About This Condition
Stroke is a condition caused by a lack of blood supply to the brain or by hemorrhage (bleeding) within the brain.
Stroke is the third leading cause of death in the United States, but most strokes are not fatal. Depending on the area of the brain that is damaged, a stroke can cause coma, reversible or irreversible paralysis, speech problems, visual disturbances, and dementia. Factors that increase the risk of certain types of stroke include hypertension, diabetes, elevated levels of high cholesterol or homocysteine, and atherosclerosis (hardening of the arteries) of the blood vessels that supply the brain.
Symptoms of stroke include weakness, numbness, or inability to move an arm or leg; sudden and intense headache; severe dizziness or loss of coordination and balance; difficulty with speaking or understanding; and blurred or decreased vision in one or both eyes. People with stroke may also have seizures, vomiting, drooling, and difficulty swallowing. Some people experience temporary warning episodes of neurologic symptoms called transient ischemic attacks (TIAs) before suffering a complete stroke. People experiencing symptoms suggestive of having suffered a stroke or a TIA require immediate (emergency room) medical attention.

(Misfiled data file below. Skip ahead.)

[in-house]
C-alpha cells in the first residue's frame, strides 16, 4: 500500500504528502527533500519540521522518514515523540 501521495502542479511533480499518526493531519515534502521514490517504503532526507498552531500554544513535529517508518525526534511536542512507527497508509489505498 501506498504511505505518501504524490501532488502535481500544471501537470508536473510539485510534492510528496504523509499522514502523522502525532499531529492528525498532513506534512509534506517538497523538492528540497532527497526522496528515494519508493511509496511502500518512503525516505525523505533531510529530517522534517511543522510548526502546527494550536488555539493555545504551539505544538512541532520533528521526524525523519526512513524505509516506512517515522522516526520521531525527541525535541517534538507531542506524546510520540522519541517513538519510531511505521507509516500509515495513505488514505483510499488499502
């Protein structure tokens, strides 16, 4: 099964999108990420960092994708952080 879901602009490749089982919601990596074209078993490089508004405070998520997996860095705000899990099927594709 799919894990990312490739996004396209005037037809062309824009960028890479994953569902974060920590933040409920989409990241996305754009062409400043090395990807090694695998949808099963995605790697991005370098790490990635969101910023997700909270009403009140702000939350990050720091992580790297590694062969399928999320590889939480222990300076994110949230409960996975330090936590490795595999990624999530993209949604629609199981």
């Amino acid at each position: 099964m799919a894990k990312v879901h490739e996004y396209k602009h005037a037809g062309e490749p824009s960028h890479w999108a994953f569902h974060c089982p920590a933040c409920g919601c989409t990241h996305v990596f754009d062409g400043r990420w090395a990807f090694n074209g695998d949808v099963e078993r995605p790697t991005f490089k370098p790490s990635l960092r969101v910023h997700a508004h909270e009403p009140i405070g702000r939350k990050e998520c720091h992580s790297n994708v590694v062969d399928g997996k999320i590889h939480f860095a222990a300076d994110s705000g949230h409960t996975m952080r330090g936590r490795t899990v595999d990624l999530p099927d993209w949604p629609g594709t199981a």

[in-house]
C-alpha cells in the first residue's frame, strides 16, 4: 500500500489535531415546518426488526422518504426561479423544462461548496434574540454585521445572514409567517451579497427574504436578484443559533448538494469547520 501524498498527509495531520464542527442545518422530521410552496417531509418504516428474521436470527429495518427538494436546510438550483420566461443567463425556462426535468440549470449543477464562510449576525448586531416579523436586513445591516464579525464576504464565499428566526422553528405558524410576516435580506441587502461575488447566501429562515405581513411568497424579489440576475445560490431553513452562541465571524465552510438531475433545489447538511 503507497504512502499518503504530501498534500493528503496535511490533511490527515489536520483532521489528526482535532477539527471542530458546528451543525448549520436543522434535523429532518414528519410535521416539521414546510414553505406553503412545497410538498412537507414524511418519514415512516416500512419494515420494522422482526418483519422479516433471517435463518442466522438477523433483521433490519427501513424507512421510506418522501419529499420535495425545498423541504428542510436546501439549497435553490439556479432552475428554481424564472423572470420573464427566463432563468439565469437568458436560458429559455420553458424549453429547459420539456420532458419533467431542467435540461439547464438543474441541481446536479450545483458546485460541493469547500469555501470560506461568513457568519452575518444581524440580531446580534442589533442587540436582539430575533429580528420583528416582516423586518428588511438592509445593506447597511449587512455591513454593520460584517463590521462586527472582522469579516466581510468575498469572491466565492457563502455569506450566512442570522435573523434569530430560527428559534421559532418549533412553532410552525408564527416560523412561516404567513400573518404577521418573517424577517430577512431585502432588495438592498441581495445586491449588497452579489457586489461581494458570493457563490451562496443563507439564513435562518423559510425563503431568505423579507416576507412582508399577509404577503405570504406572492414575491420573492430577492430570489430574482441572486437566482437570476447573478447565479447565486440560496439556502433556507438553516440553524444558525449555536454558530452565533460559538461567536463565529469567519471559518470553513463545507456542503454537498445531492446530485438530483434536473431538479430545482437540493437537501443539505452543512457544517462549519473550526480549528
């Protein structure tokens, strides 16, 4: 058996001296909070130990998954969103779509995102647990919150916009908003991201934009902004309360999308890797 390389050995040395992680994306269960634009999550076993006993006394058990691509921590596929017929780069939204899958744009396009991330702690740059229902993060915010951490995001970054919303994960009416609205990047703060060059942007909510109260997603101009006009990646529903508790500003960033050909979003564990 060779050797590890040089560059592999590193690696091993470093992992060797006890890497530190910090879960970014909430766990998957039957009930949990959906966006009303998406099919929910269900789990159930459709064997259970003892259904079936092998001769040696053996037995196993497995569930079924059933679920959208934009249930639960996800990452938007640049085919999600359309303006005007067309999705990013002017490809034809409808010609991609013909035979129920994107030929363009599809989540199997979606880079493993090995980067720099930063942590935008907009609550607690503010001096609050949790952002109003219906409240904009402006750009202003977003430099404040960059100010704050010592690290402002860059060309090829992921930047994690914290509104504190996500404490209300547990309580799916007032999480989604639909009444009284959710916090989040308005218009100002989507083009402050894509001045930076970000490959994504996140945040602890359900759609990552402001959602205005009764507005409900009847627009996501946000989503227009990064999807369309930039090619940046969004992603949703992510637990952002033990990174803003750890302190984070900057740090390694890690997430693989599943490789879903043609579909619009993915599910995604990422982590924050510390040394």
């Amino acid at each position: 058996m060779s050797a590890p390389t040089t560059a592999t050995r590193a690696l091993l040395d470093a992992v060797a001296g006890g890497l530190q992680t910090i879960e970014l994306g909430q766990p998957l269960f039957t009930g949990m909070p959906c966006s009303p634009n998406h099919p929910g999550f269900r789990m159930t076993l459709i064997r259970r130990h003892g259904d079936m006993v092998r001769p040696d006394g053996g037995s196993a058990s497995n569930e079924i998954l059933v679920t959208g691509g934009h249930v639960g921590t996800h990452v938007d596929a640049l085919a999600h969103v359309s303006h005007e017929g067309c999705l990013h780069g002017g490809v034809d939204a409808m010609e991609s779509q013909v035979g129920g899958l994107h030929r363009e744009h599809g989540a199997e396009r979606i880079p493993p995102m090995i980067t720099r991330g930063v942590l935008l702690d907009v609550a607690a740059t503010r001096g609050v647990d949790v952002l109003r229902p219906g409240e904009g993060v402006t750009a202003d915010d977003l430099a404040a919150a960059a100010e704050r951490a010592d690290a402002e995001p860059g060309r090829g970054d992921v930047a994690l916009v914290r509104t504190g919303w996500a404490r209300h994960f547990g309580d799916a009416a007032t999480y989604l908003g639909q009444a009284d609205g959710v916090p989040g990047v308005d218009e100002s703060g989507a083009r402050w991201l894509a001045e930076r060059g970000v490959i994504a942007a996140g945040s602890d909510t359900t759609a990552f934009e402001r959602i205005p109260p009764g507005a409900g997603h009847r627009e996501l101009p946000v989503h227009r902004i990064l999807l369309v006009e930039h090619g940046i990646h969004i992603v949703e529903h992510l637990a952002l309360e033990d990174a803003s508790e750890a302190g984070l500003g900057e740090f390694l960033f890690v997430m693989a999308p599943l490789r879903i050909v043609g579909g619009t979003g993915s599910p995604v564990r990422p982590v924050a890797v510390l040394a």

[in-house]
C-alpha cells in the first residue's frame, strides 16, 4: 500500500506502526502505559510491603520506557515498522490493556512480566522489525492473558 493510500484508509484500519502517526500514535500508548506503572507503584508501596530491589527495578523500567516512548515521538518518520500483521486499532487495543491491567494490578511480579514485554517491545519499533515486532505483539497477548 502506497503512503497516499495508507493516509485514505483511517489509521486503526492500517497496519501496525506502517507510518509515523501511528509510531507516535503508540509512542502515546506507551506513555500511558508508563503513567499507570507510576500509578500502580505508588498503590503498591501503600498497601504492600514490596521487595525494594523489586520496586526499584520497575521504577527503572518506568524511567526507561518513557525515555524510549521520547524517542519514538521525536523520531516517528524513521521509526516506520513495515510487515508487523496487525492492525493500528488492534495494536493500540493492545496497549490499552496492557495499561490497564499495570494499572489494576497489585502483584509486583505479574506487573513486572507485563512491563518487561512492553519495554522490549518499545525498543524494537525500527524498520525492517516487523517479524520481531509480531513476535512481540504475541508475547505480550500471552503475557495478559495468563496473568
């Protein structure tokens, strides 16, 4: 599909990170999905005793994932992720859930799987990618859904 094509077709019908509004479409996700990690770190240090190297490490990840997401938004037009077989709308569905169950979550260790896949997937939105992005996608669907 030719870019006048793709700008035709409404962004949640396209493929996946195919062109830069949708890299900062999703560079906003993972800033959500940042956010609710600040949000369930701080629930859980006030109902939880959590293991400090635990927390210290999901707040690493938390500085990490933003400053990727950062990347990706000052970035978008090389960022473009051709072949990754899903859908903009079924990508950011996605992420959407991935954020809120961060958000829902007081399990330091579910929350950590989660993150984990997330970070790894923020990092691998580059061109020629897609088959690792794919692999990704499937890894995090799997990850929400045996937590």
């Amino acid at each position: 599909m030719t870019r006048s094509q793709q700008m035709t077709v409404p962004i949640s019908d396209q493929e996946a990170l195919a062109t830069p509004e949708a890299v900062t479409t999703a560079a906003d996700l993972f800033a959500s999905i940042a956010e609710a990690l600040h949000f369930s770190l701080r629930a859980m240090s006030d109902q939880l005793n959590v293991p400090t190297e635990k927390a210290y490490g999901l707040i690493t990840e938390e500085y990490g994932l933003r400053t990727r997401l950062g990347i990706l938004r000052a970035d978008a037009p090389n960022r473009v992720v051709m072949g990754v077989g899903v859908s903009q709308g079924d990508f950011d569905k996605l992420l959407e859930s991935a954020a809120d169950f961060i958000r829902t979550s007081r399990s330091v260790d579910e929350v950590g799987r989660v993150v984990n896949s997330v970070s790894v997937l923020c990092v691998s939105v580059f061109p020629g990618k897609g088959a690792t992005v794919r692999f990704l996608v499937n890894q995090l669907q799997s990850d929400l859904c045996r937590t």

Individuals who experience a stroke caused by blockage of blood vessels (ischemic stroke) receive clot-dissolving (thrombolytic) medications, such as recombinant tissue plasminogen activator (Alteplase®) and the anticoagulant heparin. Individuals who have a stroke due to bleeding in the brain (hemorrhagic stroke) usually receive a surgical procedure that stops bleeding and repairs blood vessels. After the acute treatment of stroke, doctors often recommend rehabilitation, including physical, speech, and occupational therapy.